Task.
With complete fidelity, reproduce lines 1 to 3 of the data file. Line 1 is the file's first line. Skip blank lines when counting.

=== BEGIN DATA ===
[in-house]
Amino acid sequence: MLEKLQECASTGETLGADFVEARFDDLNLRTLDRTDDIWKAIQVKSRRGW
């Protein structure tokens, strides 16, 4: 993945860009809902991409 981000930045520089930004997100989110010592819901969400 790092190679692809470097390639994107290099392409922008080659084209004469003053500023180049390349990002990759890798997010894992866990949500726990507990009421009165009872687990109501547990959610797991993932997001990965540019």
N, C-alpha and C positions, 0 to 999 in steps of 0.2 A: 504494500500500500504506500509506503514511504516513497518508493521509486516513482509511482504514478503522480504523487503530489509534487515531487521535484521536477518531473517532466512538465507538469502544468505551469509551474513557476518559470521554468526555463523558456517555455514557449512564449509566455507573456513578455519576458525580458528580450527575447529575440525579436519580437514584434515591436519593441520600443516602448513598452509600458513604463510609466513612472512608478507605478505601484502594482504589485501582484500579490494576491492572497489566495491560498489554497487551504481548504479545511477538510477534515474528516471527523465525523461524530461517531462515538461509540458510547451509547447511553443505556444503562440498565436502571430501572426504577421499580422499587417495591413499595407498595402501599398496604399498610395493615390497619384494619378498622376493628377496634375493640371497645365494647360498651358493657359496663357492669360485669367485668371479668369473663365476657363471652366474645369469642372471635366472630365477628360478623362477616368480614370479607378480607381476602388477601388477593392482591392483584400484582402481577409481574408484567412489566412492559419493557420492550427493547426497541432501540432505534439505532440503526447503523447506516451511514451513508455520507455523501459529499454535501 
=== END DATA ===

[in-house]
Amino acid sequence: MLEKLQECASTGETLGADFVEARFDDLNLRTLDRTDDIWKAIQVKSRRGW
């Protein structure tokens, strides 16, 4: 993945860009809902991409 981000930045520089930004997100989110010592819901969400 790092190679692809470097390639994107290099392409922008080659084209004469003053500023180049390349990002990759890798997010894992866990949500726990507990009421009165009872687990109501547990959610797991993932997001990965540019």